Wood is particularly impressed by the fact that the infidelities and imagined infidelities in Quatro’s stories “play out against the shadow of Christian belief and Christian prohibition,” which Wood says is unusual in modern fiction generally. I am not sure it has ever been unusual. Or is it just that New Yorker folk are of the mind that Christians eschew sex generally.  He also seems to be quite fascinated by the fact that much of the adultery in the stories is phone/email sex—sex that does not actually happen except in the imagination.  This long distance love, it seems, is a uniquely modern innovation, according to Wood, as if Elizabeth and Robert Browning never wrote letters to each other.

Wood reminds us that short fiction is “closer to poetry than the novel, and very short fiction is even closer.”   He singles out the first story, “Caught Up,” an image of “my wrists pinned over my head” that he says sounds like an “erotic crucifixion.” Imagine, if you will, the woman as Jesus.  He also cites an image of a kiss in the companion story, “Imperfections,” which the woman says is “Like you put a seal on my forehead and hot wax dripped down into my eye.” Wood says this echoes the Song of Solomon verse, “Set me as a seal upon thine heart, as a seal upon thine arm: for love is strong as death; jealously as cruel as the grave.”  Note, however, that only the word “seal” in the Quatro story echoes the Psalmist, not the poetic use of it. 

It is this combination of the “secular and religious” that so fascinates Wood, as if it were an absolutely new phenomenon, in spite of the fact that, as every English major knows, John Donne’s religious poems are quite sensual and his love poems are quite sacred—so much so you can often not distinguish which is which.  Quatro did not learn this technique from the metaphysical poets, but rather from the quintessential minimalist Amy Hempel (Quatro’s thesis director).  Indeed, when Quatro tells one interviewer, “A lot of what I write starts with a cadence,” that each one of her stories has its own “music,” she is repeating something she has heard her mentor say, as Hempel did once in an interview:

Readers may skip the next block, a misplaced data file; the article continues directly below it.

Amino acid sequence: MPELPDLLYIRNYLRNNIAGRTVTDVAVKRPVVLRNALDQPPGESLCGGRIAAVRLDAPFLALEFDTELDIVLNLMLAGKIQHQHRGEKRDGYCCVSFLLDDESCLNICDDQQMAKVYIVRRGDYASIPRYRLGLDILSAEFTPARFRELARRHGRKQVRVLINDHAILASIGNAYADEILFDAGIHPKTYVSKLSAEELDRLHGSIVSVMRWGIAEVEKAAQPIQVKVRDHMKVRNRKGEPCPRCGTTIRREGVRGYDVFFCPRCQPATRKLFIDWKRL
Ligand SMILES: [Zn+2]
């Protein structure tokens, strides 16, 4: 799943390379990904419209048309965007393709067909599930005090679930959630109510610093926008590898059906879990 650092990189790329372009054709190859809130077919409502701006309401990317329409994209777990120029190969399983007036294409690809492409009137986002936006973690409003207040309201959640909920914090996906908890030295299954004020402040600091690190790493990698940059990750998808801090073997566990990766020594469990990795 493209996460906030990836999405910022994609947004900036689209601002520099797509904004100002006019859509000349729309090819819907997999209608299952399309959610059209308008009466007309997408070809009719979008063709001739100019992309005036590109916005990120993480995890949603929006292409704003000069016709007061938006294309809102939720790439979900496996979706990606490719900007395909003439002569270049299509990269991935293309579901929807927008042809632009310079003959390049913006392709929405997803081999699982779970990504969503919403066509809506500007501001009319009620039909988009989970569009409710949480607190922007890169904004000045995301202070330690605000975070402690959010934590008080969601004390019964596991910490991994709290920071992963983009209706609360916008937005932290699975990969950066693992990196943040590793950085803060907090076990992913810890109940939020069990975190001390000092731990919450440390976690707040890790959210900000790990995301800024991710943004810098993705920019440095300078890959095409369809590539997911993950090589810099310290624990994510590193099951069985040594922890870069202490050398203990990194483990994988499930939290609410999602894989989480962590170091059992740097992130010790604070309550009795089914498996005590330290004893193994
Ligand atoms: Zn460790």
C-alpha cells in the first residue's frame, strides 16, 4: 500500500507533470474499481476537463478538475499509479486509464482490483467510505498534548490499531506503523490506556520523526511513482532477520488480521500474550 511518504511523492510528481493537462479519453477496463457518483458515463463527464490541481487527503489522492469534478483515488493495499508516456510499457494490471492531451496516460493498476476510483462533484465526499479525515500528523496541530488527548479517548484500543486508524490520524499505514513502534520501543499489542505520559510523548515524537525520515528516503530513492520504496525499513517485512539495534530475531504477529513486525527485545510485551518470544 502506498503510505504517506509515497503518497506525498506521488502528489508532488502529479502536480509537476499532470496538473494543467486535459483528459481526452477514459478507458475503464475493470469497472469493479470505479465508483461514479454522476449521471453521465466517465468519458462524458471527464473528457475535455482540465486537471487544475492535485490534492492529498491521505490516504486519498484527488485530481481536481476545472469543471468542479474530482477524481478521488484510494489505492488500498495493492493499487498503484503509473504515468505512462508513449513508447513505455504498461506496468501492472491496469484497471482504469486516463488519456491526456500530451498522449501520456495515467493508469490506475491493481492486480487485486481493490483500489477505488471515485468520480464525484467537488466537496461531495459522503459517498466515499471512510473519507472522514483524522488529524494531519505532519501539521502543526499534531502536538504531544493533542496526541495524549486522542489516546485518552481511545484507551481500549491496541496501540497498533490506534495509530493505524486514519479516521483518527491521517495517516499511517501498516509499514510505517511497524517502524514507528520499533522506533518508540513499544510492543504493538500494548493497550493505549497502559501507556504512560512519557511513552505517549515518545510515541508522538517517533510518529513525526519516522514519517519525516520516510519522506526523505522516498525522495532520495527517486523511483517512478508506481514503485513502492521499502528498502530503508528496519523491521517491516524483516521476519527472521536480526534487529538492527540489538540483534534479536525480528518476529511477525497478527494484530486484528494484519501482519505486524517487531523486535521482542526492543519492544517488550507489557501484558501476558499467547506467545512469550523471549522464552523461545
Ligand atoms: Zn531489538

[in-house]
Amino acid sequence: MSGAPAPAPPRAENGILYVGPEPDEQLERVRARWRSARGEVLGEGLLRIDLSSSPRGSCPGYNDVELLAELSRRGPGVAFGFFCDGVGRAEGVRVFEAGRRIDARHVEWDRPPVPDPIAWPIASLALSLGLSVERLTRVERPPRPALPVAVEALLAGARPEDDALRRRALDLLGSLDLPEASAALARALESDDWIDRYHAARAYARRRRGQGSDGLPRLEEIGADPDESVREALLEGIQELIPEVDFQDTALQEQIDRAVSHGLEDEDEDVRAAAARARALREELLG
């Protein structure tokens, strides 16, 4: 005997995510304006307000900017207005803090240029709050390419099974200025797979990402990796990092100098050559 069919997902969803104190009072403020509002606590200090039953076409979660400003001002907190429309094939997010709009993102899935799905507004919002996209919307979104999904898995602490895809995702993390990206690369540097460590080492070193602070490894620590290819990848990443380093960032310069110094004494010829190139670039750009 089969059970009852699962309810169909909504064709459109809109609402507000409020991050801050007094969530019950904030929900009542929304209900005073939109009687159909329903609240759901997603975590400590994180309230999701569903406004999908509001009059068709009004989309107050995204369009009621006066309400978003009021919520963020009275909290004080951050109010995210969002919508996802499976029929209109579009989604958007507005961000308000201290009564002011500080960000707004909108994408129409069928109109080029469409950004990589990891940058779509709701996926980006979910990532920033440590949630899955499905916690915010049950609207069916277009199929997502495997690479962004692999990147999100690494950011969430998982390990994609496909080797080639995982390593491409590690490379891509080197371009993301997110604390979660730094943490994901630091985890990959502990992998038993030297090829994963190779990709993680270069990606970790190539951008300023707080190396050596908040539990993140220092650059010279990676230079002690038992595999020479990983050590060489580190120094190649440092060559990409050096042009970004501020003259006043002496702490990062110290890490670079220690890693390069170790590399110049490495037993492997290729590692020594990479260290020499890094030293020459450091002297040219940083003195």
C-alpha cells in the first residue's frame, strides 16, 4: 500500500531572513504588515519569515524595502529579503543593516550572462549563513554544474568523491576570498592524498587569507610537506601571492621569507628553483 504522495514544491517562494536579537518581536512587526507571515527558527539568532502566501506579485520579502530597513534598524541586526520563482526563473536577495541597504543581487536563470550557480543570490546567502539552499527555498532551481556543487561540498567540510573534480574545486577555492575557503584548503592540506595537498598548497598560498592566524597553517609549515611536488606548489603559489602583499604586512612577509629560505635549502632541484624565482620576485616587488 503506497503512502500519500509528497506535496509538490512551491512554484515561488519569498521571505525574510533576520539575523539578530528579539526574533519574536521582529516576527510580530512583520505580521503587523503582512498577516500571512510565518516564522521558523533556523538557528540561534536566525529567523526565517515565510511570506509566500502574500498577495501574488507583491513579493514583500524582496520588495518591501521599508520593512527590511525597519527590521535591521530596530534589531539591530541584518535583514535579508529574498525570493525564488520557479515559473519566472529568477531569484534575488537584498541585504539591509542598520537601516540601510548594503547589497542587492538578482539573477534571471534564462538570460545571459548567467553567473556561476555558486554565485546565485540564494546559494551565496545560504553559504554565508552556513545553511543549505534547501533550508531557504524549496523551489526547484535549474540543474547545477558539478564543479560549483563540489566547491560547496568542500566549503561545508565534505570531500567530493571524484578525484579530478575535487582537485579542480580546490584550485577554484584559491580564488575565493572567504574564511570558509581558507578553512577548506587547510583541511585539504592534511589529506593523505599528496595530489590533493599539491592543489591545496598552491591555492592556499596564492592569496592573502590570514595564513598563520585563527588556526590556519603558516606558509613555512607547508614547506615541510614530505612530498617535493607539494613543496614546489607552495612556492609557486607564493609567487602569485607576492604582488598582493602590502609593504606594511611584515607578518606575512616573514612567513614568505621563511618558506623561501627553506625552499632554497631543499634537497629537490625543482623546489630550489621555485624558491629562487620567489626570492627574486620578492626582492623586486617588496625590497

“Often I’ve started a story knowing the beat, the rhythm of the first line or first paragraph, but without knowing what the words are. I’ll be doing the equivalent of humming a tune over and over again and then this tune will be translated into a sentence. I trust that. There’s something visceral about the musical quality of a sentence.”

Indeed, it may be the visceral that most appeals to James Wood  in these stories; however, it does not seem to be the musical visceral quality of Quatro’s sentences, but the physicality suggested by the female  narrator of the four short “flash” stories.  

Baynard Woods in The Baltimore City Paper and Rebecca Jones Schinsky on the Book Riot blog are perhaps more straightforward about this visceral appeal.  Woods rather extravagantly says that occasionally a book can “shake the world awake with its extraordinary singular vision and voice, reinvigorating language,” concluding that Jamie Quatro’s I Want to Show You More, which he calls sexy in “a scary sort of way” is such a book—and “Holy fuck, is it” 

 Rebecca Jones Schinsky is even more obvious about Quatro’s appeal: “Yowza…This one is going to be big…It’s so good, I kind of want to lick it.” You can’t get more visceral than that.
 What’s scary about the sex in Quatro’s stories?  Maybe it has to do with lines like these:

            “I recognized the feeling—what I felt every time the other man, the faraway man, told me what he would do if he had me in person, my wrists pinned over my head.
It would be devotional, he’d said.  I would lay myself on your tongue like a Communion wafer.”

He’d taken a picture of himself at that very moment….One hand was holding the phone to his ear, the other arm flung out to the side.  His mouth was open slightly, his brow furrowed as if in pain.  An erection arched rose-colored against his navel.
And what do I look like to you now, he said.”